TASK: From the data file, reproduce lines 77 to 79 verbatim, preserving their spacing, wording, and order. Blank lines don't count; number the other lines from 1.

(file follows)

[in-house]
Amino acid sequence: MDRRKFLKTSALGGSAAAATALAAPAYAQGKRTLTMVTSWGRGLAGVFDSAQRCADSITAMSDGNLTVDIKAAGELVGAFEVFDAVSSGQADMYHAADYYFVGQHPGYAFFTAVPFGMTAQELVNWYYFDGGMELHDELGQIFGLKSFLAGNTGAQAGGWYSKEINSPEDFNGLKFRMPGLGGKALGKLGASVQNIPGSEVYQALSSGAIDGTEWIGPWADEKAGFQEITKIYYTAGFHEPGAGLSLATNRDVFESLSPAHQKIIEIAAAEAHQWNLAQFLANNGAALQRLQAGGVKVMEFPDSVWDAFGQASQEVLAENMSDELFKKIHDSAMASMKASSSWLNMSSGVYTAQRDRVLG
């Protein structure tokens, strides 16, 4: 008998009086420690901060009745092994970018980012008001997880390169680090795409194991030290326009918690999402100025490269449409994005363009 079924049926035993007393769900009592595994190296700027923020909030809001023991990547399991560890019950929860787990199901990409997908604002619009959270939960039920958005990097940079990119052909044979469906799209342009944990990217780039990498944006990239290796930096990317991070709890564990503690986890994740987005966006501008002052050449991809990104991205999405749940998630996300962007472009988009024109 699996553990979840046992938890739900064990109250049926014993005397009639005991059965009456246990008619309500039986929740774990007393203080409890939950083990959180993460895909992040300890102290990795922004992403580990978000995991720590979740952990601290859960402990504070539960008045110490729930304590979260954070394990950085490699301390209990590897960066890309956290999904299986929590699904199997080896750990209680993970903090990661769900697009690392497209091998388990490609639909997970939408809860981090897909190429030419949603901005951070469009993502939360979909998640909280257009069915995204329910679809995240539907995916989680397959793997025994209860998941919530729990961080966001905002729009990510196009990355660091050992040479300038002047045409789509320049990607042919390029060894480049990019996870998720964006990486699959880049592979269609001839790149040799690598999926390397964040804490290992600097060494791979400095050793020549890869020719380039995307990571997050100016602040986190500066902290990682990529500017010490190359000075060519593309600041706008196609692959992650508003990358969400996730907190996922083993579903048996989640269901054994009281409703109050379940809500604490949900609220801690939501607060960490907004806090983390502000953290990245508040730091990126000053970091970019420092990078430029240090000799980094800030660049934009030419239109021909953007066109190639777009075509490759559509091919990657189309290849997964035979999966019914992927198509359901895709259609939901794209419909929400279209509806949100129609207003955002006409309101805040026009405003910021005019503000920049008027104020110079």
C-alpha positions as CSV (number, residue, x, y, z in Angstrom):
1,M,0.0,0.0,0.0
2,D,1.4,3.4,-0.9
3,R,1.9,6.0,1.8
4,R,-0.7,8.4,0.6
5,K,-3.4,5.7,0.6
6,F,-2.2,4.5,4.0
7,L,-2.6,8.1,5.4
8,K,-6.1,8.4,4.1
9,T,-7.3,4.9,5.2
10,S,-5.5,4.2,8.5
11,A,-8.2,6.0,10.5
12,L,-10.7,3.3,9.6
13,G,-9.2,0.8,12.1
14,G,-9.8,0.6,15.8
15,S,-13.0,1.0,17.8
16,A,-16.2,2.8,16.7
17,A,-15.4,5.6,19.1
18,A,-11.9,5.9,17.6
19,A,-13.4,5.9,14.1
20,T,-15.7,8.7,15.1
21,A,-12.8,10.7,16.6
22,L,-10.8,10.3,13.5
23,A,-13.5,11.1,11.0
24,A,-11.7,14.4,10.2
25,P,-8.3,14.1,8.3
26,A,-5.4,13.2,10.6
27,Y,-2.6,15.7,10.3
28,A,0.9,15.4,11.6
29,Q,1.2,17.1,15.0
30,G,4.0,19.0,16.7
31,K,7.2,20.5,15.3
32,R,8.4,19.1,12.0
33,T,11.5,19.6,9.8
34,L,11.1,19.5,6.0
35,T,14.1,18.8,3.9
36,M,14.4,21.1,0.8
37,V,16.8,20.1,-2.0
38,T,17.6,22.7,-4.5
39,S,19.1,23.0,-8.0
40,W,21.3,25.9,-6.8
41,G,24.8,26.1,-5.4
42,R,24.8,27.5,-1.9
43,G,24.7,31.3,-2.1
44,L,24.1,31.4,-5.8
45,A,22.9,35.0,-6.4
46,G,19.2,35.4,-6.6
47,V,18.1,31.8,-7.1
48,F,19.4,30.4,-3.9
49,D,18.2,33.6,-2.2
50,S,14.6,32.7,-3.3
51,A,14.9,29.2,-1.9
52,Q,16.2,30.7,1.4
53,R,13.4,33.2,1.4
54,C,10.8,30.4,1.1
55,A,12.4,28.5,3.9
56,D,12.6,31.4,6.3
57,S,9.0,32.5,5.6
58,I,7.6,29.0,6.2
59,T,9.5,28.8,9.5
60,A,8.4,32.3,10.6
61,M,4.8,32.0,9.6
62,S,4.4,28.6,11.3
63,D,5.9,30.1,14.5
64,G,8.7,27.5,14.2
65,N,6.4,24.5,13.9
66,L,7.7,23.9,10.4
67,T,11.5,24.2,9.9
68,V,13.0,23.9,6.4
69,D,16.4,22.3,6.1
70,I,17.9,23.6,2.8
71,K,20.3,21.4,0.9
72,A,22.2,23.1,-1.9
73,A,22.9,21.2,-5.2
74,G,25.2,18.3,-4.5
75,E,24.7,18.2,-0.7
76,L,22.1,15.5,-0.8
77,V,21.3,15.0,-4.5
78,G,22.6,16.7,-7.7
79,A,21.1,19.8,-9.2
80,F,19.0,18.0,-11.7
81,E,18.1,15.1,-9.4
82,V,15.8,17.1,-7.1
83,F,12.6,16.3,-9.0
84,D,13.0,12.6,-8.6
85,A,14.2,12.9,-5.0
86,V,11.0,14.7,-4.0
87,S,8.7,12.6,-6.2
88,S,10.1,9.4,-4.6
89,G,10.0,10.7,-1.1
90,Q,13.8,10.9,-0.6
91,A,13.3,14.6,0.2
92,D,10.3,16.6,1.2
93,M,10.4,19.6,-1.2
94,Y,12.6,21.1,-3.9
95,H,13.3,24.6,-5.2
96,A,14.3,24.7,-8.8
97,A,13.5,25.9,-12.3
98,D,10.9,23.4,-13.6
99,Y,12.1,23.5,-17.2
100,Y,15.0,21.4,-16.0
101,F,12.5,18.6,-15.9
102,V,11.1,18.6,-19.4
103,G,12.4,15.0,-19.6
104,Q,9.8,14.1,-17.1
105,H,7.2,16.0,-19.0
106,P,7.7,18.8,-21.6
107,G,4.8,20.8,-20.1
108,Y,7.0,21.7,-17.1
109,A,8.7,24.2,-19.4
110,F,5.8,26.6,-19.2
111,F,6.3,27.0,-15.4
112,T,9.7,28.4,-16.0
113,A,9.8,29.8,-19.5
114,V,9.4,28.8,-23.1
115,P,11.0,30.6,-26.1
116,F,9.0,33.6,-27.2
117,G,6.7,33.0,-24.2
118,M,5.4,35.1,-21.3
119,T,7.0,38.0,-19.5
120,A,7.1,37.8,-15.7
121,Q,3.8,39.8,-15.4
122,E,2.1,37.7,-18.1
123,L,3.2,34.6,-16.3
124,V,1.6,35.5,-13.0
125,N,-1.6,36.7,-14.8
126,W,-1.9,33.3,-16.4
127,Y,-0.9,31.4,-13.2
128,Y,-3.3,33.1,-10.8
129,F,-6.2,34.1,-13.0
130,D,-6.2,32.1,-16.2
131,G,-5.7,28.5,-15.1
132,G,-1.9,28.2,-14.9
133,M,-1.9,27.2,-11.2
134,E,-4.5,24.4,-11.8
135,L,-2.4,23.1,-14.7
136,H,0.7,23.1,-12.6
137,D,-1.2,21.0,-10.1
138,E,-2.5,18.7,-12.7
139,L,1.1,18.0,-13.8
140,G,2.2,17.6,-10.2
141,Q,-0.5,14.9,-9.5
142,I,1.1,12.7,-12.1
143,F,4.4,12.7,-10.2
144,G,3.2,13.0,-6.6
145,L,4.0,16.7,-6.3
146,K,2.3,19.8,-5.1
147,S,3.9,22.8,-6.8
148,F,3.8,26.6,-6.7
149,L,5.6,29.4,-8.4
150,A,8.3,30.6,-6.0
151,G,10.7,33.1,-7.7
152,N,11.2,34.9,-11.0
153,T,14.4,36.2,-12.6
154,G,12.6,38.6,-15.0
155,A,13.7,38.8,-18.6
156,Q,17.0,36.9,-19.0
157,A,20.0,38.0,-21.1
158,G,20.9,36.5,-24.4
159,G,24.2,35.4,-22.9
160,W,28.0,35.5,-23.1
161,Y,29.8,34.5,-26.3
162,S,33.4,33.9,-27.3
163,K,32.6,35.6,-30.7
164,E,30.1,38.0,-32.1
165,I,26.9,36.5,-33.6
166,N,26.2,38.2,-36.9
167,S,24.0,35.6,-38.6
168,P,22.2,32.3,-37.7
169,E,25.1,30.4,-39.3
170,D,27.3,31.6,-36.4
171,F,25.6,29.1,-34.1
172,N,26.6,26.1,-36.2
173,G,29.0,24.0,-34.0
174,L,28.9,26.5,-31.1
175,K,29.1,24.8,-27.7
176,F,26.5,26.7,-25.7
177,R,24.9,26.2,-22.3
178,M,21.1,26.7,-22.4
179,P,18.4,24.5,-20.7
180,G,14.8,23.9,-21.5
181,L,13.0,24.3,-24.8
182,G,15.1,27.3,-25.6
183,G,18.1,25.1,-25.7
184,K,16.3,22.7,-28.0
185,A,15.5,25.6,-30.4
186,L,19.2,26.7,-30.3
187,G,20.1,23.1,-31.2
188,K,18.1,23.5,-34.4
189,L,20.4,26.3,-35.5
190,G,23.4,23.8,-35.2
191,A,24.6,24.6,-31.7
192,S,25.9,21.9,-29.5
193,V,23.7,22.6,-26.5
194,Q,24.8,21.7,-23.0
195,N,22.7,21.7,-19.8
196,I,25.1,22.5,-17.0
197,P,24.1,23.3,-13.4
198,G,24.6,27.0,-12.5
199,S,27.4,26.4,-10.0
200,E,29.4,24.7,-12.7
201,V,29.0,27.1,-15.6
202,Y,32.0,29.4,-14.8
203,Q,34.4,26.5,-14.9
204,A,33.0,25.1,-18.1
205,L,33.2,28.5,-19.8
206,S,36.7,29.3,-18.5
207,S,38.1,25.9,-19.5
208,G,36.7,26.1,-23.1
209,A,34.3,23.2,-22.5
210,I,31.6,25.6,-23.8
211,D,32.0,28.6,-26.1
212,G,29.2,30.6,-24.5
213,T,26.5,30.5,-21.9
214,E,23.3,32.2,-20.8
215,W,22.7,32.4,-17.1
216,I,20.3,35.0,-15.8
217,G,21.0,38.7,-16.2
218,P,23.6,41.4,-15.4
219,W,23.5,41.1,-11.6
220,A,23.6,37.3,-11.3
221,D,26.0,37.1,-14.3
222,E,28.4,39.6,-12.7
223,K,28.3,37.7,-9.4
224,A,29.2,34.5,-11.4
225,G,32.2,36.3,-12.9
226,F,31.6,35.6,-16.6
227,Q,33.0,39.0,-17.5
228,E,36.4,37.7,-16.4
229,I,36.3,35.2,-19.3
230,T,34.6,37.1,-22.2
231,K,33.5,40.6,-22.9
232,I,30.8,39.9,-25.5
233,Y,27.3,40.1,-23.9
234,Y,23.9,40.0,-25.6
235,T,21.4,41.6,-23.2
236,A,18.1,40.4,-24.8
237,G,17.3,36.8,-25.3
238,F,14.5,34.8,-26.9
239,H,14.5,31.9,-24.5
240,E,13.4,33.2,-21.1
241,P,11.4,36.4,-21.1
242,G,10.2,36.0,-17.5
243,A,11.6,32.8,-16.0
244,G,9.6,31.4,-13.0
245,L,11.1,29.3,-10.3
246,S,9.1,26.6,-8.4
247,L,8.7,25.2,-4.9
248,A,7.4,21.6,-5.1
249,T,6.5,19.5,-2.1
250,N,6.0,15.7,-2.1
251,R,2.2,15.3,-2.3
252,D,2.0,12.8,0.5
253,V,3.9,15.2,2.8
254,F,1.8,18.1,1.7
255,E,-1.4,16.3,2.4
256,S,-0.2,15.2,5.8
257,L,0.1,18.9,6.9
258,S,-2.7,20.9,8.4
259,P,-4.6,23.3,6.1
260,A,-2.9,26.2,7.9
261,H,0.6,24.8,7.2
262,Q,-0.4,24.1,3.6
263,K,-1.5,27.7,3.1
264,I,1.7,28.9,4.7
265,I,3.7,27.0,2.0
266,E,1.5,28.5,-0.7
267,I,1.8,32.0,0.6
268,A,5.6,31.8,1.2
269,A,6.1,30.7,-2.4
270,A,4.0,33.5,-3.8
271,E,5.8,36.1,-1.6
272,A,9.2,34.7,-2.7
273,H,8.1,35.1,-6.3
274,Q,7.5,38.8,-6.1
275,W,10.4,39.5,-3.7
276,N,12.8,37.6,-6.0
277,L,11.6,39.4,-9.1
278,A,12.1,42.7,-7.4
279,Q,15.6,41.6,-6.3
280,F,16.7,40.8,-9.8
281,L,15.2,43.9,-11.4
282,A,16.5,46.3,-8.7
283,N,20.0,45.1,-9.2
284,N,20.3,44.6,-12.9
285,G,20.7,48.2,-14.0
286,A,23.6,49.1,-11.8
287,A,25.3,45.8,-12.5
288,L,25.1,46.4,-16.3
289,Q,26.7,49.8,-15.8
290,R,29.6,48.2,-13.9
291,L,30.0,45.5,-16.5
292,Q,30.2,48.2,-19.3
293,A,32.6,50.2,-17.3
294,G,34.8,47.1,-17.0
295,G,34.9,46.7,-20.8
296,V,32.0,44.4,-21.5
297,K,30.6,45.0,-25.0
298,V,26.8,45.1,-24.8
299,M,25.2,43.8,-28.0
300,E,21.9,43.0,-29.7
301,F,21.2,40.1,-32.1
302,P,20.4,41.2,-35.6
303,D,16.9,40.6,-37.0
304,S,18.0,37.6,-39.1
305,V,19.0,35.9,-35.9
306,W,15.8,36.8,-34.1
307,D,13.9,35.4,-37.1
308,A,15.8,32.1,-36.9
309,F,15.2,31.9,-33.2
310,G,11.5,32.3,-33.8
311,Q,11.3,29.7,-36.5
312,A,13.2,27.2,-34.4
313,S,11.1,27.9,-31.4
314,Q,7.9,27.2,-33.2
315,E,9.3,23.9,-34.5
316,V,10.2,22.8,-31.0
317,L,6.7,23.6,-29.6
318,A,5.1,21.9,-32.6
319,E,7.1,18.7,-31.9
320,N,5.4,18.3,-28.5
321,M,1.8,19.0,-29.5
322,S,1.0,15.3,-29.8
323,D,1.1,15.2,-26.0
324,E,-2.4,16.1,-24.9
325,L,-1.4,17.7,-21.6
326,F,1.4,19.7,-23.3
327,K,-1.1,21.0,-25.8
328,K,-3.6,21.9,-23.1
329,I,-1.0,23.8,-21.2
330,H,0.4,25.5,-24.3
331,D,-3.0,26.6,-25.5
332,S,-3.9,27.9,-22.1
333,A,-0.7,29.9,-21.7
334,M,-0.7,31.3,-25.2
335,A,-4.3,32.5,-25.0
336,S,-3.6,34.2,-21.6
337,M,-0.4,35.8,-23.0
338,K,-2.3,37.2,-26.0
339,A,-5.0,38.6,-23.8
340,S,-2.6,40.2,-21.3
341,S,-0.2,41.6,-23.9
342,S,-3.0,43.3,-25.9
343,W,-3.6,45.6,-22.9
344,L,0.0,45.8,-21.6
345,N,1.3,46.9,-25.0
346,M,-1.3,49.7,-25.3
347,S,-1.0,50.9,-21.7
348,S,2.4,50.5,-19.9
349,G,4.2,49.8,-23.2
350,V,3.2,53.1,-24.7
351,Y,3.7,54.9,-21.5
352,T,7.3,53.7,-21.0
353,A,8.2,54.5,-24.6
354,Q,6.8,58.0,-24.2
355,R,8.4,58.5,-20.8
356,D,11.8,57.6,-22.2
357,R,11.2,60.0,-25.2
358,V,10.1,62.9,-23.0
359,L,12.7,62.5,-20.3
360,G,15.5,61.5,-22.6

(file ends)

73,A,22.9,21.2,-5.2
74,G,25.2,18.3,-4.5
75,E,24.7,18.2,-0.7